Low efficiency levels have been compounded by the fact that the first generation of single-cell solar panels were developed from expensive semiconductor materials - often a mix of silicon and rare metals - which limited their availability. But this week's announcement from the University of Illinois indicates scientists have found a way to slash the amount of semiconductor required in conventional solar cells.

Researchers led by Prof John Rogers developed a method to shave off extremely thin slices of silicon wafer and roll them onto a second material. The slices are 10 to 100 times thinner than the wafer, and the final material is pliable enough to be rolled around a pencil. The material is also thin enough to be nearly transparent. "It opens up spaces on the fronts of buildings as opportunities for solar energy," Prof Rogers told Reuters.

As scientists continue to pursue research into conventional silicon cells, a second group of researchers is working to improve the efficiency of a separate group of solar materials called thin-film solar cells that are made from a whole different class of materials. Prof Durose noted that the thin-film cells were distinguished by their "inherent cheapness". The trade-off, however, is that thin-film materials generally achieve lower efficiency levels than single-cell silicon, because the tiny boundaries between crystal grains block efficient absorption of sunlight.

Prof Durose said he was focusing on minimising the loss of energy and raising efficiency to acceptable levels. He noted that scientists in a laboratory had succeeded in achieving efficiency levels of 16.5 per cent with cadmium telluride, one of the cheapest solar cells available. The developments on both fronts mean photovoltaics are within commercial reach, Prof Durose said. The European Photovoltaic Industry Association says solar could supply 12 per cent of Europe's energy needs by 2020, a target Prof Durose said was realistic, if research continued to push down costs and subsidies helped bridge the gap in the medium term.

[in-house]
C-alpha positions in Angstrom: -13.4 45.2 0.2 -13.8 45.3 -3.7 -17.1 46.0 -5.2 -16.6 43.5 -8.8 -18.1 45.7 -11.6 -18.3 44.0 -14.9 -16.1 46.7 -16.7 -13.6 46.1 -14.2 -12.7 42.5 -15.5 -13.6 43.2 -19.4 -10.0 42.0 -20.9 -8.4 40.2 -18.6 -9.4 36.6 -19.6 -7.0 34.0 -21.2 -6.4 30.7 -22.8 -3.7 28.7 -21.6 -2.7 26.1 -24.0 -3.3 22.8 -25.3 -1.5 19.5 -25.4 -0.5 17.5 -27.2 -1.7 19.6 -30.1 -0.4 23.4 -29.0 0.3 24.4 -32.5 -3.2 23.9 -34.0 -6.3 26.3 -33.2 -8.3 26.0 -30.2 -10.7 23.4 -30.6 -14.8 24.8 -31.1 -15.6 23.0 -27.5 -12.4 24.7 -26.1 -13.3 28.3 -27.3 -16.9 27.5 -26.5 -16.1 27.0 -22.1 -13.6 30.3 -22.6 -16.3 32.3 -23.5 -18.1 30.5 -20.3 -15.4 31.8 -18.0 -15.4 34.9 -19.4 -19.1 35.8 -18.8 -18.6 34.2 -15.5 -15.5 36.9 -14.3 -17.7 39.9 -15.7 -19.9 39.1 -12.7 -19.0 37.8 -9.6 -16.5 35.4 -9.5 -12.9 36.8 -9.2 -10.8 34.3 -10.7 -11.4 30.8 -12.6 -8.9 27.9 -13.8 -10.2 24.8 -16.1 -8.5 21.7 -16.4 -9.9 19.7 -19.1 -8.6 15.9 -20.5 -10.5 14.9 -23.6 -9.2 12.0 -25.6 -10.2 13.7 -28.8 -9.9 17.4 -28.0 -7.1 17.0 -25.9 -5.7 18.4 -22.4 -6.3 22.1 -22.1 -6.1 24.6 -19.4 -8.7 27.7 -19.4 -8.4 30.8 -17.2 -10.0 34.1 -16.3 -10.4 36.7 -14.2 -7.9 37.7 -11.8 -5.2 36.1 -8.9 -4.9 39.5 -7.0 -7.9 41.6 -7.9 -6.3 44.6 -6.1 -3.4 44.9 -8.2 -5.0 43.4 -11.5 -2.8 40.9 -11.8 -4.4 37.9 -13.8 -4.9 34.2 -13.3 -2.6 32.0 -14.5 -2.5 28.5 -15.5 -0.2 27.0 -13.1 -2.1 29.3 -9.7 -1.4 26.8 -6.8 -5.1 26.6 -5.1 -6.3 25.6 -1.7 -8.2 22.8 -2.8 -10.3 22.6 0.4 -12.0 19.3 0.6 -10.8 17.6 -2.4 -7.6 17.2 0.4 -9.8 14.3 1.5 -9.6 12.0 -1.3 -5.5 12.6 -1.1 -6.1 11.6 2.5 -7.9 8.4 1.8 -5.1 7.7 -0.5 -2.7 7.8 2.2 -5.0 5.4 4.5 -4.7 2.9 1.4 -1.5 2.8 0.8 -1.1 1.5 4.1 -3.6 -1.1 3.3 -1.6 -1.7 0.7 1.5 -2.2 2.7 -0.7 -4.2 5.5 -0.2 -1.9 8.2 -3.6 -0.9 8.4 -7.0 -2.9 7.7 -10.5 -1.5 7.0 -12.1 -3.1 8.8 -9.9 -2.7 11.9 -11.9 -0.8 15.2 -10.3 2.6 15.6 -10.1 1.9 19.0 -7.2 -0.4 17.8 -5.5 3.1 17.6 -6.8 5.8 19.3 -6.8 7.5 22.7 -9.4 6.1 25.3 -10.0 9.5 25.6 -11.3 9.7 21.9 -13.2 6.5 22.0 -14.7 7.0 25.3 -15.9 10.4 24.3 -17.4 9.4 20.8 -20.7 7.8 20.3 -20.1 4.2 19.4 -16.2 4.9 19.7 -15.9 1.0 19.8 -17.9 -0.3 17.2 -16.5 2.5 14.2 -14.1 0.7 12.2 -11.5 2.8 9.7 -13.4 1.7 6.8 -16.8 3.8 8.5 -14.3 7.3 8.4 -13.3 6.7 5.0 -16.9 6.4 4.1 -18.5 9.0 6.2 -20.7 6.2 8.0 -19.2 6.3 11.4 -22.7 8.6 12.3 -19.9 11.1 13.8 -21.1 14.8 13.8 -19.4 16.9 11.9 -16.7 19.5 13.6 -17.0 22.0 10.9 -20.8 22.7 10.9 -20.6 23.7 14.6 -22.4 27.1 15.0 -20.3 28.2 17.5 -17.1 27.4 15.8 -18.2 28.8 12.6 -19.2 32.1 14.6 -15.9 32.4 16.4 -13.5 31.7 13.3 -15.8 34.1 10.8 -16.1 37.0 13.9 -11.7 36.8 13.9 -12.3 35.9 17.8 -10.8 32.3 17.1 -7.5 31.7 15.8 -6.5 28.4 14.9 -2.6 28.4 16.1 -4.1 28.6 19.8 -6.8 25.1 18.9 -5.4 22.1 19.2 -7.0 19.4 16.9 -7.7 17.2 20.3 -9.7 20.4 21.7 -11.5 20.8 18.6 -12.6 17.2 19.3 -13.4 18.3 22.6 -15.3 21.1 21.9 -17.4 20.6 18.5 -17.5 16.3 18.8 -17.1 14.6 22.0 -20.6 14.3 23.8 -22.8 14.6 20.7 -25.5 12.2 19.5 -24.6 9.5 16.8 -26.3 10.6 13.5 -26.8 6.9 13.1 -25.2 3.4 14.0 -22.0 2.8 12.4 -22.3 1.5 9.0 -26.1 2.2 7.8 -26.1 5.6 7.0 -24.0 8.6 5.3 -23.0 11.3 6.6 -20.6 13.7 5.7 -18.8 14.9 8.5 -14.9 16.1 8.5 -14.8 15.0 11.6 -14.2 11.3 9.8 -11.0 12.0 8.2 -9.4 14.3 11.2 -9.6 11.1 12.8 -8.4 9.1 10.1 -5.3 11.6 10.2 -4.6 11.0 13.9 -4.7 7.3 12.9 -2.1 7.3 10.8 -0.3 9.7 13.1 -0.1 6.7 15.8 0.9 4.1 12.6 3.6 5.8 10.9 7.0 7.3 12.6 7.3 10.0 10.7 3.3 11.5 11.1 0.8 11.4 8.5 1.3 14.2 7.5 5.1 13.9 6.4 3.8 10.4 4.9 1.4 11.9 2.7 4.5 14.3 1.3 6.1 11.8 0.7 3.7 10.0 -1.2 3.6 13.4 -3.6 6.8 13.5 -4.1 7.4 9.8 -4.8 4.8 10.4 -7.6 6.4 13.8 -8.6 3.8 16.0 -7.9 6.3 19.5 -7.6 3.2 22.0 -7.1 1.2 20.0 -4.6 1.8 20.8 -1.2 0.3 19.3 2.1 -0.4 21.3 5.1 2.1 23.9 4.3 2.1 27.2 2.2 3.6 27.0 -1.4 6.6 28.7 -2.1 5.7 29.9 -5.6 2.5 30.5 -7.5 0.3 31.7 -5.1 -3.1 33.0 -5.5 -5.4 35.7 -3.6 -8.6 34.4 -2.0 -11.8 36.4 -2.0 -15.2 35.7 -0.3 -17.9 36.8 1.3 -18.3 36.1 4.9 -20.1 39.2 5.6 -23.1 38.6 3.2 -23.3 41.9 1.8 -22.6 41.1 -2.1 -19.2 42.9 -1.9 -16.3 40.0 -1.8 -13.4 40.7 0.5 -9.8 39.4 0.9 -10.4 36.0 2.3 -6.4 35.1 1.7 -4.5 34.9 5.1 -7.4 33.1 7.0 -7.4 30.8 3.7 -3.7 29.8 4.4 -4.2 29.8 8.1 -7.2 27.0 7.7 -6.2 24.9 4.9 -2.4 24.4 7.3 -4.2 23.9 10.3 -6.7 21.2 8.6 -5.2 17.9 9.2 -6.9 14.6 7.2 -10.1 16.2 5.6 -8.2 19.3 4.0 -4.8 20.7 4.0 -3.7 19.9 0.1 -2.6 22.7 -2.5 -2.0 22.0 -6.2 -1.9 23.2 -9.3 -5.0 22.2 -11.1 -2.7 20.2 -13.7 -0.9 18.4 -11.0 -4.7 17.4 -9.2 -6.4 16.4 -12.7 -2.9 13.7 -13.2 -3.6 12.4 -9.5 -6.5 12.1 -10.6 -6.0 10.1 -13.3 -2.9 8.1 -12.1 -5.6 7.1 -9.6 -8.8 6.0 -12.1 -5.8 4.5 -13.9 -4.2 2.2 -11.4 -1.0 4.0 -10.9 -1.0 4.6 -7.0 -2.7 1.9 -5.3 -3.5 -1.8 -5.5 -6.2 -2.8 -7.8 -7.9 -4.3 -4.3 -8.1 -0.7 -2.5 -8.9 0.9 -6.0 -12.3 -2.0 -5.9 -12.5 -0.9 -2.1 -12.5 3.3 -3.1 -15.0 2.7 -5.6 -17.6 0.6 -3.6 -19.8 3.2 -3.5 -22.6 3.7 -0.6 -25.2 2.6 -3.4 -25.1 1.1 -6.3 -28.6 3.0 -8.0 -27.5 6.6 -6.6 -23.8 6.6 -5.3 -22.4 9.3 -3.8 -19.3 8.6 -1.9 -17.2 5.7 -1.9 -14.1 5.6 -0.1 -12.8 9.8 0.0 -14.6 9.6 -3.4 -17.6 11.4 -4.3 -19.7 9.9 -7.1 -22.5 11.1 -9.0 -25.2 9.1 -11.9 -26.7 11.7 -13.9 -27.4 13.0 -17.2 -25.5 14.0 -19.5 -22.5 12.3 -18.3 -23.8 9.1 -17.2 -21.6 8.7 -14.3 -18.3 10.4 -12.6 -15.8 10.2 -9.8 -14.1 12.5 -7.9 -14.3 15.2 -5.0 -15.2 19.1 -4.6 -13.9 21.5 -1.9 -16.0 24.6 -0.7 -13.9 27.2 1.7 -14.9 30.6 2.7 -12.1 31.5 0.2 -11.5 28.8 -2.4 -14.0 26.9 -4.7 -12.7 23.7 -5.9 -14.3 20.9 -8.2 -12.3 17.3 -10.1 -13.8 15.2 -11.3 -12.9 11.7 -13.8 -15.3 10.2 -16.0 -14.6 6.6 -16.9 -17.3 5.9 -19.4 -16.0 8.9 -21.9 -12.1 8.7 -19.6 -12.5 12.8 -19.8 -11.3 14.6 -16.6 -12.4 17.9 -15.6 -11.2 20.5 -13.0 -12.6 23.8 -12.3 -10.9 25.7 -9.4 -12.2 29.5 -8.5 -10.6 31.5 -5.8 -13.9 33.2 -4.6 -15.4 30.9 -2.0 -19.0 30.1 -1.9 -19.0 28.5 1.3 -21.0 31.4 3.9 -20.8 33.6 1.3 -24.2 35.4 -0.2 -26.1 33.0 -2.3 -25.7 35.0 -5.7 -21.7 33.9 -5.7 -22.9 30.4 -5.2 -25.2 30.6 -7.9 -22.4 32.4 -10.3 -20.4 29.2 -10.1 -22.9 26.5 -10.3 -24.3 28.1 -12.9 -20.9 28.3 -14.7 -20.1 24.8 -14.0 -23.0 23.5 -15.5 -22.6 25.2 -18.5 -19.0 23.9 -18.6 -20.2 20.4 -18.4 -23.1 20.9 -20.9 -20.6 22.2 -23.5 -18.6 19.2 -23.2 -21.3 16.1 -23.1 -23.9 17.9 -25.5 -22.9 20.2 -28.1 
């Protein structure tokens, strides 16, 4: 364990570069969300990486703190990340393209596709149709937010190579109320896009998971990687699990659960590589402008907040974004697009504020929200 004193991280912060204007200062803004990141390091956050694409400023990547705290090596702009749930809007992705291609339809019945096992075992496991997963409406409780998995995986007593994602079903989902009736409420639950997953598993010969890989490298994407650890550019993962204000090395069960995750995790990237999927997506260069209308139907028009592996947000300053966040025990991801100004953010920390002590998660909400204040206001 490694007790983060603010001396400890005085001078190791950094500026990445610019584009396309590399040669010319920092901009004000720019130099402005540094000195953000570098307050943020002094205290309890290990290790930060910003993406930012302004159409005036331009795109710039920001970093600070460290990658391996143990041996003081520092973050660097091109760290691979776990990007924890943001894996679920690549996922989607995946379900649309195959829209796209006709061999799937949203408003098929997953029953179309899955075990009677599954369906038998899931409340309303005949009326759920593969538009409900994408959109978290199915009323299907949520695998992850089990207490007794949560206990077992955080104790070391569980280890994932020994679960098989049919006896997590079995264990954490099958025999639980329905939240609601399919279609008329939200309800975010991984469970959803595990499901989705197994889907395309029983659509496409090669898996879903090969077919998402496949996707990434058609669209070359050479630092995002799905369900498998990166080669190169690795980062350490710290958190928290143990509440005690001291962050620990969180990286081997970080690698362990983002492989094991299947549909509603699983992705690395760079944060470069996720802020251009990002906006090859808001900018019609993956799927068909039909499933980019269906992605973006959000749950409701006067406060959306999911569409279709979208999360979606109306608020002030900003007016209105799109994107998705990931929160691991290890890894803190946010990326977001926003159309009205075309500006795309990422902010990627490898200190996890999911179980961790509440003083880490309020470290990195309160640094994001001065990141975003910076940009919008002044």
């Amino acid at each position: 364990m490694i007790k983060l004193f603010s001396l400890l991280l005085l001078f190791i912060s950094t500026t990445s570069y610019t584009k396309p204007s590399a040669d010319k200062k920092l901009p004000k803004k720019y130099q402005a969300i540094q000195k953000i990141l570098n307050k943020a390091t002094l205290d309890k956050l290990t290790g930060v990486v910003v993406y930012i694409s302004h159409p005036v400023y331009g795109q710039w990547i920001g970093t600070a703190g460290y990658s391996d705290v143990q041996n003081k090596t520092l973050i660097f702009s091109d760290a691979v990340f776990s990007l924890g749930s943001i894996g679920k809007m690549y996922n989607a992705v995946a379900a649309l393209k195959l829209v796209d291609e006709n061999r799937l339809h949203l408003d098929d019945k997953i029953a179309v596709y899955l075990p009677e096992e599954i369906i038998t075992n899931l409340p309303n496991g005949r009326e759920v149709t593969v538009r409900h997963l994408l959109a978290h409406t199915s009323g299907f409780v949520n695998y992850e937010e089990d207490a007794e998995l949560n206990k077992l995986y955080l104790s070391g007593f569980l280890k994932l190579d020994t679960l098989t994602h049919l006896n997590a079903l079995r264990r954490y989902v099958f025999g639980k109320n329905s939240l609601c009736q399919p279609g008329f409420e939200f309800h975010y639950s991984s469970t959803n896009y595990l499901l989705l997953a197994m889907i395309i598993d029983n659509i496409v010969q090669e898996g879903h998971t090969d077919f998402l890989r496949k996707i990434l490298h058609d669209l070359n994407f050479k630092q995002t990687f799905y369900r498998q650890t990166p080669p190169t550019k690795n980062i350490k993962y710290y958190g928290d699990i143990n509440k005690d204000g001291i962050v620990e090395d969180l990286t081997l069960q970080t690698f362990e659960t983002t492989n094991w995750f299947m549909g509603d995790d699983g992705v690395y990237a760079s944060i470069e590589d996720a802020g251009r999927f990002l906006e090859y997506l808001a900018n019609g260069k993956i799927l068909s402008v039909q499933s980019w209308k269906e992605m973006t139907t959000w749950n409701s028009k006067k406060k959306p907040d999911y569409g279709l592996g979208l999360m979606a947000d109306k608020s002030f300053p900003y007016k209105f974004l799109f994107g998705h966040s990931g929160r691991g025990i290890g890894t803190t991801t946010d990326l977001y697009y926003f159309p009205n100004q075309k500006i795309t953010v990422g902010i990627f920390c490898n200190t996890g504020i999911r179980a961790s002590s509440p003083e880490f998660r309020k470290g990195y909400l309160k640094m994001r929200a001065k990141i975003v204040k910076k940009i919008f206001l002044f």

"In the next 10 to 20 years, we hope to see the cost reduce so that it's comparable to grid-connected power," he said. "At present, the cost of solar energy is many times grid-connected." In December last year, Scientific American Magazine put forth a plan to invest US$400 billion (Dh1.46 trillion) in the next 40 years in solar power, which they envisioned could supply 69 per cent of the country's energy needs. The magazine's editors argued that the main impediment was the low efficiency of photovoltaic panels - researchers had to achieve efficiency levels of 14 per cent to make solar viable, they estimated.

With oil prices at record highs, interest in alternatives is booming. The US, Germany and Japan remain key places for solar research, but new centres of research are emerging quickly, including the Abu Dhabi Future Energy Company (Masdar), Prof Durose said. Solar proponents have long sketched out a dream of solar panels coating the surface of the urban landscape, generating power without pollution. Recent breakthroughs indicate that dream is now within arm's reach.

cstanton@thenational.ae